Linked by Christian Schaller on Tue 19th Apr 2005 18:26 UTC
Legal We today face the risk of software patents being approved in the EU because not enough parliamentary members will be showing up to vote. Due to this it is important for those of us who oppose software patents to make sure EU parliament members see the damage software patents cause, so they realize it is important to be there to vote providing the needed absolute majority. But sending out a clear message is also important for the process of patent reform in the US and other places who have fallen into the trap of introducing them.
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A note to Miles Stevenson's remarks
by clausi on Wed 20th Apr 2005 07:48 UTC

While you are obviously a skilled writer, too, and althought I agree that there is no "public" as some kind of unified entity, please note some rights should be granted to everybody.

This is, as far as I know, one of the basic ideas about the constitution of the United States of America: for example, the right that everybody should be treated equal by the law, and protected from the power of the state.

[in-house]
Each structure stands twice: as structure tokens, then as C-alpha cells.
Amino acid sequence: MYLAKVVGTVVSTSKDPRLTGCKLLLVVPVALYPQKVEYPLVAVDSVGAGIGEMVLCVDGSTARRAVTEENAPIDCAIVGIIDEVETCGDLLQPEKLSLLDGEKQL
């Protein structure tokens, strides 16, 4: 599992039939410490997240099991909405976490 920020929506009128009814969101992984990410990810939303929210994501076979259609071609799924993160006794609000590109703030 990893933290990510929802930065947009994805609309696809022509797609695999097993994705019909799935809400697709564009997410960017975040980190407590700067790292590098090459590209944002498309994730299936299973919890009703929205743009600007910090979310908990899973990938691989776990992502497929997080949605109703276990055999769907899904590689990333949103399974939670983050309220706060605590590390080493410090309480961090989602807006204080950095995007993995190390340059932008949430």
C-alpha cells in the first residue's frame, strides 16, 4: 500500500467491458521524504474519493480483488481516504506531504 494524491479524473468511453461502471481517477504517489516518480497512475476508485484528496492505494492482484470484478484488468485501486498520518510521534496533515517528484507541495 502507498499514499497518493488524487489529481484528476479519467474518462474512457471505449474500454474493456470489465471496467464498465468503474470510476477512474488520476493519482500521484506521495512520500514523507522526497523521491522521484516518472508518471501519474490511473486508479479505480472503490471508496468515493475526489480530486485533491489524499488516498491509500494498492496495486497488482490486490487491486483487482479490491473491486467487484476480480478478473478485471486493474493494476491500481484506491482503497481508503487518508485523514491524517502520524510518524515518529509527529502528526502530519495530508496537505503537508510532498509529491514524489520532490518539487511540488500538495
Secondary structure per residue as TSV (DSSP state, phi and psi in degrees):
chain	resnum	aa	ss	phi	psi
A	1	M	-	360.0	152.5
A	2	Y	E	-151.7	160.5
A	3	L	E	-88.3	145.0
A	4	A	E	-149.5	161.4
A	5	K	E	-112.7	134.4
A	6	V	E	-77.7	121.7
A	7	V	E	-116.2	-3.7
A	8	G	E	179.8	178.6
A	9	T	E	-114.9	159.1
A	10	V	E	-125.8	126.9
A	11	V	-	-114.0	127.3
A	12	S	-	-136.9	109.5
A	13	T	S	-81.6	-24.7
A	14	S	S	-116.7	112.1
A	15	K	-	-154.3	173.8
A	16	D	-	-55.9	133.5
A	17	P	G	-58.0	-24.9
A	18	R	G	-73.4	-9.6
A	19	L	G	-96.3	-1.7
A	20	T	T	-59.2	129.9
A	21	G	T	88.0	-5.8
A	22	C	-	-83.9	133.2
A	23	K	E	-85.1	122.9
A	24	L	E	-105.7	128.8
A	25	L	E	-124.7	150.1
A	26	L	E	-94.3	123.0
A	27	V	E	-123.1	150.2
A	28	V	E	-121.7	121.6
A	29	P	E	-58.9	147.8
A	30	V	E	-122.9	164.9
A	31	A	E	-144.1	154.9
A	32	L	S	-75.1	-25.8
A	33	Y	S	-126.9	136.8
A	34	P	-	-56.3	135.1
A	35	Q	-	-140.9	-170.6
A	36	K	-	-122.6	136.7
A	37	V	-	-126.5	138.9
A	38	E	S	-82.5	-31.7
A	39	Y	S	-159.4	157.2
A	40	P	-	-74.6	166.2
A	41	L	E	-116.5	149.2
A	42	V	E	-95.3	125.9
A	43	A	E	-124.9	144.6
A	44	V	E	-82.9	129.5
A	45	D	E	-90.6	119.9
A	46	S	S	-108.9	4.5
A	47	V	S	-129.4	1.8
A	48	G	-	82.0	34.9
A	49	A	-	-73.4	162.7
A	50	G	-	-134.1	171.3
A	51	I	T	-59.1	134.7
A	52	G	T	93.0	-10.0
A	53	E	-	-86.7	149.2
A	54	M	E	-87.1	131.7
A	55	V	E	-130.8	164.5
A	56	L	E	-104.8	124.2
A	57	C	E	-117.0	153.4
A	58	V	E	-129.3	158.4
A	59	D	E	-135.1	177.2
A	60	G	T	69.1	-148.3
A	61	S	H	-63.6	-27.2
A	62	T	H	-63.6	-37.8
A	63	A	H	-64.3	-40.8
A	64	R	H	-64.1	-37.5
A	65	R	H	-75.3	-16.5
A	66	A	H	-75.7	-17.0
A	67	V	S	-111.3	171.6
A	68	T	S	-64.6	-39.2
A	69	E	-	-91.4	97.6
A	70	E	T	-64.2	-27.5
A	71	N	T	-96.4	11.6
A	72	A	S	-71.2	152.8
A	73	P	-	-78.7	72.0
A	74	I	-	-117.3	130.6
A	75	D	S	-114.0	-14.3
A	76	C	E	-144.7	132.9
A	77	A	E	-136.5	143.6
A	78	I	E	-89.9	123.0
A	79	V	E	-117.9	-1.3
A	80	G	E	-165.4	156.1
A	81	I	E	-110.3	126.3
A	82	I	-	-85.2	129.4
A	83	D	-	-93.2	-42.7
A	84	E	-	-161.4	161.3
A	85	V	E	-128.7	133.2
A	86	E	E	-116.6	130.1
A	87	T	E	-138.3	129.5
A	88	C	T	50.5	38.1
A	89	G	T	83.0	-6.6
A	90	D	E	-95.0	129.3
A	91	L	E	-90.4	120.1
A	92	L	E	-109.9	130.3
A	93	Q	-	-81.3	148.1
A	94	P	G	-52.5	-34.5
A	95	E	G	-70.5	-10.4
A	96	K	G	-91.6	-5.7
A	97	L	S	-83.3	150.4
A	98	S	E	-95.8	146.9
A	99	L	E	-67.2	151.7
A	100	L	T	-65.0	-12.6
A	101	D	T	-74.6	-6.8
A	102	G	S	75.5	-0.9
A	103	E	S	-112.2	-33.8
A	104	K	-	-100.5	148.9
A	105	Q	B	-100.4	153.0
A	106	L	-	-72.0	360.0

Thus, to be granted to right to have access to knowledge, and to use the knowledge independently of your personal circumstances, is in the individual interest of everybody.

Since software patents are about granting a restricted monopoly about an, in your own words, "actual design, process, or idea", this is a serious conflict with everybody's basic interests to use existing public knowledge, and improve his or her own wealth by doing so.

Additionally, the term "public" is justified for all situations where individuals are unable to coordinate their individual actions against a threat to all of them because its in the individual intrests of everybody not to act.

This, for example, holds for all kinds of government oppression, and as far as I know this is also one of the basic ideas of the constitution.

Thus, I'd like to urge anyone reading Mr. Stevenson's remarks not to fall into the trap of thinking that all problems can be solved by granting rights to individuals. His arguments about software patents are certainly such a trap.